The moiré effect (from the French moiré [ mwaˈʀe ], "moiriert, marbled") is an optical effect in which an apparently coarse grid is created by superimposing regular, fine grids . The resulting pattern, which looks similar to the patterns from interference , is a special case of aliasing due to undersampling .
Explanations and occurrences
Possible causes of the moiré effect are:
- a rotation of the superimposed grids with the same pitch against each other (mutual shifting only causes local brightness or color changes ( color printing )),
- a (minimal) unequal division of the superimposed grids, or
- an additional rotation of superimposed grids of unequal pitch against each other.
When multi-color screen printing moiré effects are a known bug. The grids then do not have the same pitch and / or the individual prints do not exactly meet one another.
During printing, television, scanning and other image-generating raster processes, moiré effects occur when the object itself is finely screened (clothing fabrics, but also if the object is already a raster or pixel image).
Moiré effect in line screens
- In the case of two non - parallel (twisting ) line grids with the same pitch , one observes a brightness modulation in the form of more or less diffuse appearing parallel lines (moiré lines, Fig. 1) with the distance .
- If two line grids with the divisions and parallel ( ) are placed on top of each other, the moiré lines (Fig. 2) have the distance . Line grids ( ≈ ) that differ little lead to moiré lines that are far apart. If you define the reciprocal of the line spacing as the line density , you get . This corresponds entirely to the expression for the low-frequency beats that in superposition of waves with similar frequencies and arise.
- If two line grids are laid one on top of the other with the divisions and rotated by an angle , moiré lines appear with the distance . That is the equation for the general case. With the conditions of the special cases 1 and 2, their shorter equations arise from it.
- Image 1: Moiré structures arise when two line grids with the same pitch are twisted on top of one another (pitch 4 pixels, twist 2 °, division of the apparent grid about 115 pixels).
- Figure 2: Two superimposed line grids show long-period brightness modulations if the divisions differ slightly from each other (division of the left raster 4 pixels, the right 0.95 × 4 pixels, the apparent middle 76 pixels).
- Image 3: Examples of moiré effects that can arise when images are rasterized (here: portrait of Sarah Bernhardt ).
The original image is inserted as a reduced halftone image. The large image at the top left is the first raster (halftone → raster). If the raster image is reduced to a new raster image, moiré lines are created that overlay the image (raster → raster). The top right image has been reduced by 1%, the image below by 20%. In comparison, the raster image at the bottom left, which was created from a halftone image reduced by 20%, shows no interference whatsoever (halftone → raster).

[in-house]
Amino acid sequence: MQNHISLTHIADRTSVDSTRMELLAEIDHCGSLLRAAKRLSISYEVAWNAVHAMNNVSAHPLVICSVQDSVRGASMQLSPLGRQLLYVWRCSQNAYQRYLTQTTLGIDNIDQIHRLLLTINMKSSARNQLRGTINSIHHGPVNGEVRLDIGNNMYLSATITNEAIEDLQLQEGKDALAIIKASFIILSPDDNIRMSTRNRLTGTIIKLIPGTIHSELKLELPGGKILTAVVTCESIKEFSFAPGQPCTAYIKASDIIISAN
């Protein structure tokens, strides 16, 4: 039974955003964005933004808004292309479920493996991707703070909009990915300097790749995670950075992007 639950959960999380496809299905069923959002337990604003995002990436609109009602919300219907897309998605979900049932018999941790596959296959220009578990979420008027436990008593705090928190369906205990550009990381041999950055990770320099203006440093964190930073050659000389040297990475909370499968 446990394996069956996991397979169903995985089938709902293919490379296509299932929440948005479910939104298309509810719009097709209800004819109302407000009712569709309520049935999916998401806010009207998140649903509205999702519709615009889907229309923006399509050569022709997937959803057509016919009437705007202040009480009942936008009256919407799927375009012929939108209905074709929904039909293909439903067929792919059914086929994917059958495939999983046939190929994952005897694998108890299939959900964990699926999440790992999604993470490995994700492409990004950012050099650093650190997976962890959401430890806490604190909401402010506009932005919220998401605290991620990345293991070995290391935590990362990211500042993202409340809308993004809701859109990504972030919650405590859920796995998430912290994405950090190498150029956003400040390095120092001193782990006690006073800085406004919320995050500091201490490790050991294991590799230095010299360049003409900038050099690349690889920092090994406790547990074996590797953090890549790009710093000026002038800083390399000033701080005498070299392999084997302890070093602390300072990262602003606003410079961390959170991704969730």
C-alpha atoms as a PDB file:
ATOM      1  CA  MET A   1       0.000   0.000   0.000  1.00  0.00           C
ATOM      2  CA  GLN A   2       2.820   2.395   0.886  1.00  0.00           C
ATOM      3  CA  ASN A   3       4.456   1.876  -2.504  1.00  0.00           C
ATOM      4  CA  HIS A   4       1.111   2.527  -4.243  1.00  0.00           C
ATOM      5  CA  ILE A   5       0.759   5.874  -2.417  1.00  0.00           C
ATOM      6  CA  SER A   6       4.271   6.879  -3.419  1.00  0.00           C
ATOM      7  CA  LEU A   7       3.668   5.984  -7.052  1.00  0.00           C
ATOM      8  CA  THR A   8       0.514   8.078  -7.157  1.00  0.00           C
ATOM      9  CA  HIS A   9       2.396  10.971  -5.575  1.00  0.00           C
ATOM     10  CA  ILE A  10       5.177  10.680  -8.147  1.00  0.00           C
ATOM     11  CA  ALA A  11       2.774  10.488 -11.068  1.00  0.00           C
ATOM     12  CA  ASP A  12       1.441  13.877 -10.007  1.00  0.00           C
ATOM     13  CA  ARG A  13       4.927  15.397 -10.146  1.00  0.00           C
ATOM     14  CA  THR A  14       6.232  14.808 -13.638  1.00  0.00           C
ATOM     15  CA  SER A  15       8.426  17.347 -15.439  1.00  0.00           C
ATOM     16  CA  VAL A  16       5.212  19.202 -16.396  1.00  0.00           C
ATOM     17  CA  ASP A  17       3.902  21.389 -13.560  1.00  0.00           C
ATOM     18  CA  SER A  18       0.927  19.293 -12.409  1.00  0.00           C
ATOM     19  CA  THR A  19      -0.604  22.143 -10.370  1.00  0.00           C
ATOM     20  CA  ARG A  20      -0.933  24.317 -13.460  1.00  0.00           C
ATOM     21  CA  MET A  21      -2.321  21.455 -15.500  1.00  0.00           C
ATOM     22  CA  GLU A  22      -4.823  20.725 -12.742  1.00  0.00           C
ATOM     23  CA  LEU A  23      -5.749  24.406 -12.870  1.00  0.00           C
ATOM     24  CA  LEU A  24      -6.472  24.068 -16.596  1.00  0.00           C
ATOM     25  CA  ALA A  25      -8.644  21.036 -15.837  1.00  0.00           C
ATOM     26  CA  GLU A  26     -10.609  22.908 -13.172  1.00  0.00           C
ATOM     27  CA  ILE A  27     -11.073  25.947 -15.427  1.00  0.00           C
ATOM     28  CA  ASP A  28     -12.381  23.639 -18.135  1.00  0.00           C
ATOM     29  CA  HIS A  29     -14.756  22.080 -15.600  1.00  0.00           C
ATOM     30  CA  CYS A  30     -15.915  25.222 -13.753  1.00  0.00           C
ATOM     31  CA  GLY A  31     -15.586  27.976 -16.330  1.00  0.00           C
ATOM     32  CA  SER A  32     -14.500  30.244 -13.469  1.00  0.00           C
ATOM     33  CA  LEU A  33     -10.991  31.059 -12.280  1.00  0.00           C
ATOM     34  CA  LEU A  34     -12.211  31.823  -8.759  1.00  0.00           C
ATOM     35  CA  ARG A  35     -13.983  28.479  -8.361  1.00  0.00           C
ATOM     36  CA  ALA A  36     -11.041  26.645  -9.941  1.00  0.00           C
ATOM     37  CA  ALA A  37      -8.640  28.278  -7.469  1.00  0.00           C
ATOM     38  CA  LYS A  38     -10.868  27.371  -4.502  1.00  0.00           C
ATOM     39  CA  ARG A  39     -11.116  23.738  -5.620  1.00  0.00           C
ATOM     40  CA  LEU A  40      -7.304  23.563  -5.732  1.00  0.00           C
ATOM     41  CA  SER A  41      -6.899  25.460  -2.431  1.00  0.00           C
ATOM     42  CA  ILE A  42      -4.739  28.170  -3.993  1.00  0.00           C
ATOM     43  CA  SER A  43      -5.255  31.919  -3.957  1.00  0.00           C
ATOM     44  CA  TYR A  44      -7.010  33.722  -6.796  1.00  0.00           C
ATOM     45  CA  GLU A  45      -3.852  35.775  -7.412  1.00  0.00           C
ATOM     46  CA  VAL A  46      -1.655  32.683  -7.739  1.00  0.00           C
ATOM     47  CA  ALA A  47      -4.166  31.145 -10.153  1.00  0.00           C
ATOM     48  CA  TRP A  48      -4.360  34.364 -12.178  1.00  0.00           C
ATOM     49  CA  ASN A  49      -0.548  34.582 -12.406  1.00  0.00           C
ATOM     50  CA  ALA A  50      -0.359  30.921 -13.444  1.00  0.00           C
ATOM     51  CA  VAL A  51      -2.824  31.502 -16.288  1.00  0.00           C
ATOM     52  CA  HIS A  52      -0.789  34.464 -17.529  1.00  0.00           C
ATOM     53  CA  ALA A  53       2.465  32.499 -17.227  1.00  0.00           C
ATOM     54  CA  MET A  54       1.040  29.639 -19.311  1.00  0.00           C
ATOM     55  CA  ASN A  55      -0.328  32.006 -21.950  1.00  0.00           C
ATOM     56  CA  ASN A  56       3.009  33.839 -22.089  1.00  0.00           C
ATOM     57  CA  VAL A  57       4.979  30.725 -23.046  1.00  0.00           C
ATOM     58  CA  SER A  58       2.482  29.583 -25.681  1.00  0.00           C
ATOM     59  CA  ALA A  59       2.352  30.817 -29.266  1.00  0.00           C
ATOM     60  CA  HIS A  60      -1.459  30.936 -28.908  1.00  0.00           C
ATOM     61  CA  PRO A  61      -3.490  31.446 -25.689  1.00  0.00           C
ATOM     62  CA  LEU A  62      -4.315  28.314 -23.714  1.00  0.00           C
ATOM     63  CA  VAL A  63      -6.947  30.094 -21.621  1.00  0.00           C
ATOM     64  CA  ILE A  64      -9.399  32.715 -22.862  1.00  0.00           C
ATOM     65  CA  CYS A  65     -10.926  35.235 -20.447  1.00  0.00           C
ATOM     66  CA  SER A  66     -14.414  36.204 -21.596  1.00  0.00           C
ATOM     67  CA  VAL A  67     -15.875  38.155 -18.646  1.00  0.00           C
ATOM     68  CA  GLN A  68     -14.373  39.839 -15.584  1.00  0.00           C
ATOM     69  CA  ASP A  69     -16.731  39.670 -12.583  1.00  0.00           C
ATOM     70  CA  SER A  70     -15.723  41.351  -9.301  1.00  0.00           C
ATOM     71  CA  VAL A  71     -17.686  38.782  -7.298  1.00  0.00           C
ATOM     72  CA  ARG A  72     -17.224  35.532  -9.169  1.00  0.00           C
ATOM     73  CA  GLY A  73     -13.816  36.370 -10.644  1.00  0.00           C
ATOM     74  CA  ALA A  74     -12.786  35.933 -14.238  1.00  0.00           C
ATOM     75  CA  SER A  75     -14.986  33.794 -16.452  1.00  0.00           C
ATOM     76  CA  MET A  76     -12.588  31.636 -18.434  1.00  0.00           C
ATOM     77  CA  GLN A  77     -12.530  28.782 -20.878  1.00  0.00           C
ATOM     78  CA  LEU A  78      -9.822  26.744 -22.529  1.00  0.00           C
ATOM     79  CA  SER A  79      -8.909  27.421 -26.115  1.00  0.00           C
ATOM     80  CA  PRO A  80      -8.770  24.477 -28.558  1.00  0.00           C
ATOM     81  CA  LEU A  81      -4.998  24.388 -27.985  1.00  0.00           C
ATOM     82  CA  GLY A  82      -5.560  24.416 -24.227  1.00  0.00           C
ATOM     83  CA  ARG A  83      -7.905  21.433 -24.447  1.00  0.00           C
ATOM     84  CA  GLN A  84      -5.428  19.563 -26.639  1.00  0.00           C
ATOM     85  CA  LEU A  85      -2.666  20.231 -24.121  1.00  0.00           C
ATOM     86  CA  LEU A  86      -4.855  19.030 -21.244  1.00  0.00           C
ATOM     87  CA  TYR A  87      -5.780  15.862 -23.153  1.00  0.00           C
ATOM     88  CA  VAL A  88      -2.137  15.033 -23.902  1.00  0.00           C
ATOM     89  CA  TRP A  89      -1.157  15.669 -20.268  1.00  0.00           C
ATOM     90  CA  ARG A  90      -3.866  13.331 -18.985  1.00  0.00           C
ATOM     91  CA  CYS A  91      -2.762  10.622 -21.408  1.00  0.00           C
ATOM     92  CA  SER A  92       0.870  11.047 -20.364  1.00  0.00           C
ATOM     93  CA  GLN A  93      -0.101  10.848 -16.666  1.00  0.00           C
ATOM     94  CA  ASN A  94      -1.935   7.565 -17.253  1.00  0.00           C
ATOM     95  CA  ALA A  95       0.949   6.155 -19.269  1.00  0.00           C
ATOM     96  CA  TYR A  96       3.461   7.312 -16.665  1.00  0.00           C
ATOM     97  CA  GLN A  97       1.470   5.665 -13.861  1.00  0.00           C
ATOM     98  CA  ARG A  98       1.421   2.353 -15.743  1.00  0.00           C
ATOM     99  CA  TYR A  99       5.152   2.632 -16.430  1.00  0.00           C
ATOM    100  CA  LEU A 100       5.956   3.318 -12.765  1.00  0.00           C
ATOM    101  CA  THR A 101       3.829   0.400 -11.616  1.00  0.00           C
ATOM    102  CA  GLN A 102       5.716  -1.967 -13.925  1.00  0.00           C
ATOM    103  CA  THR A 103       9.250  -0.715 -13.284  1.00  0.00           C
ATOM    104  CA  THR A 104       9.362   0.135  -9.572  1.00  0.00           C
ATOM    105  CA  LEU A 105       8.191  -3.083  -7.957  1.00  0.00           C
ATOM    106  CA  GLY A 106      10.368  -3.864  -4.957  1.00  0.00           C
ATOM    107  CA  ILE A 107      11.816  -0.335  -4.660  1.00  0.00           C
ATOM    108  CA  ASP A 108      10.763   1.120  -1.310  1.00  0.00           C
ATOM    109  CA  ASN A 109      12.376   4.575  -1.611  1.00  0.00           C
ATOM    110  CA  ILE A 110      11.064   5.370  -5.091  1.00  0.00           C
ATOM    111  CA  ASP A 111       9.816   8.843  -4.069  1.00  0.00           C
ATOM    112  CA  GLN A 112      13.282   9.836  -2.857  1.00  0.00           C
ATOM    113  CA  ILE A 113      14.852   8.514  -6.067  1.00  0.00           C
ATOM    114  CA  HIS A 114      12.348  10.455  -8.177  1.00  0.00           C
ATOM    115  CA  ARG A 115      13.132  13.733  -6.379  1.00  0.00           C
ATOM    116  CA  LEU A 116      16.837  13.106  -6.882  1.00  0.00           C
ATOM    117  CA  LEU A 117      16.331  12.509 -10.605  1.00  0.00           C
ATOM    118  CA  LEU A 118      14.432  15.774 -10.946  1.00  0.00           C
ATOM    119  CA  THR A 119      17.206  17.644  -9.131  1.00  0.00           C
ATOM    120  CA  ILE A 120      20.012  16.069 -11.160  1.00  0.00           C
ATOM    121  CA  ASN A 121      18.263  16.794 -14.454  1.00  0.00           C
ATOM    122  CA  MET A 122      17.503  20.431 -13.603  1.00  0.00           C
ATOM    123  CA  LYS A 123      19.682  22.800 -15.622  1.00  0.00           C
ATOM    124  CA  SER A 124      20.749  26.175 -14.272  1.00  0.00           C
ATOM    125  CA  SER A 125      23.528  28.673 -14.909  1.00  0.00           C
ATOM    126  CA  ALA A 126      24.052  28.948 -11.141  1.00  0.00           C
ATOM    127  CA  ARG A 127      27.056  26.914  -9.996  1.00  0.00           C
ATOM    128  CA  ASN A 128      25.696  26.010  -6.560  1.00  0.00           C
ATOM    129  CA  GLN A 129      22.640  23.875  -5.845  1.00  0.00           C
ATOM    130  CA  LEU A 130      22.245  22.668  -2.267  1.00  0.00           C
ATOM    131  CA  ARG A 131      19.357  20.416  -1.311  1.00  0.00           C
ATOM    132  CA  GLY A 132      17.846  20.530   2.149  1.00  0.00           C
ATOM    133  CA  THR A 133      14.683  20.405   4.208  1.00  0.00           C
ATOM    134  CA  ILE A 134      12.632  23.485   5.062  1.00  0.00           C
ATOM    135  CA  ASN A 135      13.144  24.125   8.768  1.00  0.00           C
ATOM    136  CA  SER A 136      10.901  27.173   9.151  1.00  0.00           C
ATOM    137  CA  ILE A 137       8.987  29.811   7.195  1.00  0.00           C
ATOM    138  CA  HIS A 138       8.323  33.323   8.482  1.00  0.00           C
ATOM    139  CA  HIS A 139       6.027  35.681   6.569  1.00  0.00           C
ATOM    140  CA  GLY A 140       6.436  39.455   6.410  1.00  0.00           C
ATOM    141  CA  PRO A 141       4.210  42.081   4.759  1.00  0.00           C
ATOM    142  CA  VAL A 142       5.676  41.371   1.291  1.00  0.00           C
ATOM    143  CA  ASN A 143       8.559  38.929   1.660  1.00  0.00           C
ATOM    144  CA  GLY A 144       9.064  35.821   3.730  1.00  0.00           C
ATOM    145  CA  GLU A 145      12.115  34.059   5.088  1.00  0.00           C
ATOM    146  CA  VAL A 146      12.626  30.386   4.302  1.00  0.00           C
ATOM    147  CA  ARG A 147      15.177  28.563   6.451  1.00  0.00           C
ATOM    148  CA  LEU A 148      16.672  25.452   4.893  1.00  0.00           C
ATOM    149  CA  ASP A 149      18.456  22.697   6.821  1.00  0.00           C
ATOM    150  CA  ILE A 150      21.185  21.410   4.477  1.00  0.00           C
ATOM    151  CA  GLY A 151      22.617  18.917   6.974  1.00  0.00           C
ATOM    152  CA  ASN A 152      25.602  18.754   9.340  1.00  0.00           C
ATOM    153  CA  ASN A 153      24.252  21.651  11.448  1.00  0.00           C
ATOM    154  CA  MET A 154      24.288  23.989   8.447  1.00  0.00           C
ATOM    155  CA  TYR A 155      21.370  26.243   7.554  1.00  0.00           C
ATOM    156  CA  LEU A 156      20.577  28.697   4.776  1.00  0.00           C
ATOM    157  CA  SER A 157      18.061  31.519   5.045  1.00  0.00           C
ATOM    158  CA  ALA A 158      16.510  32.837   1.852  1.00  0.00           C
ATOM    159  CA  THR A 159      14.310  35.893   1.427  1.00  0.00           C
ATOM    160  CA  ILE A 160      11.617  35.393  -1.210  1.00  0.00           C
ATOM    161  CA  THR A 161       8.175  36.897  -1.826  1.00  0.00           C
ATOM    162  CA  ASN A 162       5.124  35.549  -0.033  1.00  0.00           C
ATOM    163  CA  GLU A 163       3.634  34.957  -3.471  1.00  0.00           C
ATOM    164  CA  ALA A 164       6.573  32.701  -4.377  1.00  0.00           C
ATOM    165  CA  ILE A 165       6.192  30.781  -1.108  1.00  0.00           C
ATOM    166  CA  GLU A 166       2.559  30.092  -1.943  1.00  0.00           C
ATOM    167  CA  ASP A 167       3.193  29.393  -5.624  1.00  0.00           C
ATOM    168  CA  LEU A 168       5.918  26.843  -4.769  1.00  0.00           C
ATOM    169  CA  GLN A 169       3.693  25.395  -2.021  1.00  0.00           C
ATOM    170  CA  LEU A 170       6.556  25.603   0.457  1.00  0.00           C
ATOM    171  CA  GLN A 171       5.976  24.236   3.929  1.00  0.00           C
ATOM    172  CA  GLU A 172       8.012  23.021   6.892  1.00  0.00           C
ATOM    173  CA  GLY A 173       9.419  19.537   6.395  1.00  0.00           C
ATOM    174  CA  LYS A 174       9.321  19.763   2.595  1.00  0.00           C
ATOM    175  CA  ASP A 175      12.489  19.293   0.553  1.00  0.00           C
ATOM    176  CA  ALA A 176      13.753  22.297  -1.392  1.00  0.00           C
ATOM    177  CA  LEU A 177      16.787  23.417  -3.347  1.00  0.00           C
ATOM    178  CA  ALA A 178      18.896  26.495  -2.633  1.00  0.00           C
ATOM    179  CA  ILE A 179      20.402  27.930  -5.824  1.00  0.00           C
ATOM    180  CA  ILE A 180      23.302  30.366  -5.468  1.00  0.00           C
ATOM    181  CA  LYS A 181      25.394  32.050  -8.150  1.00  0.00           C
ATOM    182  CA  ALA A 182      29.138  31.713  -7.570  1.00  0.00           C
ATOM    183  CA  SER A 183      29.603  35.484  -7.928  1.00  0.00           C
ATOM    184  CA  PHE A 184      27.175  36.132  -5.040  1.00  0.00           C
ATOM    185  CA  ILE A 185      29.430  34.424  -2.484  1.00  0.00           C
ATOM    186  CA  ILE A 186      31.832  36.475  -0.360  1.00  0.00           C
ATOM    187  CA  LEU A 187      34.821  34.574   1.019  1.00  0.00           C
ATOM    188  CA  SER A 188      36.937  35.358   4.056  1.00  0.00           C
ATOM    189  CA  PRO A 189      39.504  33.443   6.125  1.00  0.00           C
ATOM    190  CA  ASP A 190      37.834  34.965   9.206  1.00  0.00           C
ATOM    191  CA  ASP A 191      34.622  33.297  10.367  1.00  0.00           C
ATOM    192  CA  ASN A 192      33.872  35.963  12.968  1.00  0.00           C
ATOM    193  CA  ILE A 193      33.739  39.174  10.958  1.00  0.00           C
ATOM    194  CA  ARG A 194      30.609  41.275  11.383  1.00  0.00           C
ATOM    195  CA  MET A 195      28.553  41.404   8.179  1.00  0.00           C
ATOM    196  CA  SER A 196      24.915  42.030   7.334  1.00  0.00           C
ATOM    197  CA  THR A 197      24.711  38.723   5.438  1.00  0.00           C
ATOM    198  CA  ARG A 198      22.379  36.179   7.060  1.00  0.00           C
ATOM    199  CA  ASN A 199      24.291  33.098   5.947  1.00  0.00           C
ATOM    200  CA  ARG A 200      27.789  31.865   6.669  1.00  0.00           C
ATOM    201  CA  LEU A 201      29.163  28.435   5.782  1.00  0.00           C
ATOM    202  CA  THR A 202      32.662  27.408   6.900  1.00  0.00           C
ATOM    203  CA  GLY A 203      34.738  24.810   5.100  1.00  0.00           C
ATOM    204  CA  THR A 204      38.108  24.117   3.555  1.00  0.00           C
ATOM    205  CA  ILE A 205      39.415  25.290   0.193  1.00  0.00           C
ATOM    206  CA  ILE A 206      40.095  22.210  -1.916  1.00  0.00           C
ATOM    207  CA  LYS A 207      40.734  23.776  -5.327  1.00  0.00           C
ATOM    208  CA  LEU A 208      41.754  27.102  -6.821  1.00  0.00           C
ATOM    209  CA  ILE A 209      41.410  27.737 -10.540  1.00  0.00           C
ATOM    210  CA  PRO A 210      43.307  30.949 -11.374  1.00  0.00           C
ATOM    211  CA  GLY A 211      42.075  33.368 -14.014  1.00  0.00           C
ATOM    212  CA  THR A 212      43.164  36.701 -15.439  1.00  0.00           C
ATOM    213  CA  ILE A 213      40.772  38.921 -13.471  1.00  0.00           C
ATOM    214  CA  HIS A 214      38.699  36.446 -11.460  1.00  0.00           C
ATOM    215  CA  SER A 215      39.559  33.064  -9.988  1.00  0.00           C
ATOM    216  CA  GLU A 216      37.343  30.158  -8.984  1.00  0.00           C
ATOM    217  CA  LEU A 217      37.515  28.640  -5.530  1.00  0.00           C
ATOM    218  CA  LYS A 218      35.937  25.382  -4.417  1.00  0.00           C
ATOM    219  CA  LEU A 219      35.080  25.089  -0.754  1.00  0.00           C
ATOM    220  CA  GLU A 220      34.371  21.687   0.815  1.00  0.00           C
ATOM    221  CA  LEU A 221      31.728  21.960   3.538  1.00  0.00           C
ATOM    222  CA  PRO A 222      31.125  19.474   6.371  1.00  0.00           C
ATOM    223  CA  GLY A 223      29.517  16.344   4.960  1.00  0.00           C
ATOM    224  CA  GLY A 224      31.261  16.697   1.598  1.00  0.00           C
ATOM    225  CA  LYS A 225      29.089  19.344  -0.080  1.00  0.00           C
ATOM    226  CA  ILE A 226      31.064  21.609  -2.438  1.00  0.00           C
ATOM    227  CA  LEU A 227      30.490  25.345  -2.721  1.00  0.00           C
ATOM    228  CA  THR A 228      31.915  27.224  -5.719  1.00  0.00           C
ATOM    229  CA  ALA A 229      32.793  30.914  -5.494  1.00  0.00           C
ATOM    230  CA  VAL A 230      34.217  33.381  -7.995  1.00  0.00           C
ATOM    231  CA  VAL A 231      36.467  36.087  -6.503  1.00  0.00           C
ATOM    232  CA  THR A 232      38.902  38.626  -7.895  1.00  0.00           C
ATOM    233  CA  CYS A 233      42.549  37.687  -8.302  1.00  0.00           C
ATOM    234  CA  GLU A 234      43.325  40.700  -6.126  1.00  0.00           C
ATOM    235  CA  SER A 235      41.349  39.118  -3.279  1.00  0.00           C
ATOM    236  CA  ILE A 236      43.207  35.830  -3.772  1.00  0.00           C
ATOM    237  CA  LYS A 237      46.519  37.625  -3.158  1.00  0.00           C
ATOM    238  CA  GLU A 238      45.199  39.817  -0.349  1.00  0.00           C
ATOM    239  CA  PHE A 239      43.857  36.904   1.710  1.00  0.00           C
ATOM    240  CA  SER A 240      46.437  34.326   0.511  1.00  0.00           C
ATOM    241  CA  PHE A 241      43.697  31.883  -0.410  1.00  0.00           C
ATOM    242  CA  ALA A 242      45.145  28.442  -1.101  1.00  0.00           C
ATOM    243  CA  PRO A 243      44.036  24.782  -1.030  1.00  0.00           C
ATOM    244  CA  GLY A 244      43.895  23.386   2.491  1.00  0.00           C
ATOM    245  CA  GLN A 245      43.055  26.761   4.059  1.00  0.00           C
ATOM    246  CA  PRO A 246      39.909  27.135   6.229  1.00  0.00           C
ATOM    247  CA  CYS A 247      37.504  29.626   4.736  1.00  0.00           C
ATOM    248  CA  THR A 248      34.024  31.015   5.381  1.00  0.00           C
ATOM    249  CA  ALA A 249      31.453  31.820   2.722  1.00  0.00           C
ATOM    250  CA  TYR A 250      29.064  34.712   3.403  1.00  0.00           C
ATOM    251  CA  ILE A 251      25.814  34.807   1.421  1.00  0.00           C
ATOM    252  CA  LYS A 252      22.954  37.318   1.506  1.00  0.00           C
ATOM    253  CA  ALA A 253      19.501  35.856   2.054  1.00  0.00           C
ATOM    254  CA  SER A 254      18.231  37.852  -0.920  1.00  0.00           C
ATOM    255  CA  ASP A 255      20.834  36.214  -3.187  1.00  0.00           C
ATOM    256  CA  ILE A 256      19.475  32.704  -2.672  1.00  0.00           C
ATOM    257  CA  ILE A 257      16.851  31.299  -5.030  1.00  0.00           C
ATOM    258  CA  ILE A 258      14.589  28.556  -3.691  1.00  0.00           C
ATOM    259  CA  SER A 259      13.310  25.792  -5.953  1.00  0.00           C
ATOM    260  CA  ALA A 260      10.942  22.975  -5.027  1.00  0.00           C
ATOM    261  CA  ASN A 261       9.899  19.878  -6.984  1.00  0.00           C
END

- Fig. 4: Electron microscope image of graphite . The resolution is too low to recognize the basal planes running vertically in the image (in the object superimposed line raster with a division of about 0.3 nm). But you can see dark horizontally running bands that result from a moiré overlay of slightly tilted planes.
- Image 5: Digital photography of Lötzen Castle . Here the periodic structures of the image converter overlap with those of the brick pattern, a problem that occurs relatively frequently.
The effect is used as a design element, for example with fabrics and papers (see moiré ).
By superimposing suitable structures (for example line patterns of different periods) on transparent substrates, the Moiré effect can be used to calculate the relative displacement of the substrates while maintaining the same resolution. This process is used in photolithography to align the mask and wafer.
The vernier for exact length determination with a caliper also works according to this principle. Two line patterns of different periods collide. The line pair that is best aligned is evaluated during the measurement.
The moiré clock shown on the left is a playful application .
Minute display: a perforated black hour disc rotates over a black dial with white lines. The rotating moiré pattern simulates the missing minute hand.
Seconds display: a minute disc rotates above the hour disc of the clock. The analog moiré pattern simulates the missing seconds hand.
Changing characters can also be generated through a higher-level structure in at least one of the two line patterns. One example is the so-called moiré beacon, in which the initially uniform image changes into an arrow-like display when the viewing angle is changed. The arrow indicates that the ship has deviated from a direct course in the direction of the fire and which side to correct to.
Another example of a superordinate structure in one of the two line patterns is a digital sundial (figure on the right). The sunlight changes direction during the day. The light shining through two line patterns generates a digital time display that changes every five minutes.
- Moiré effect in digital photography , (see also Figure 5, above)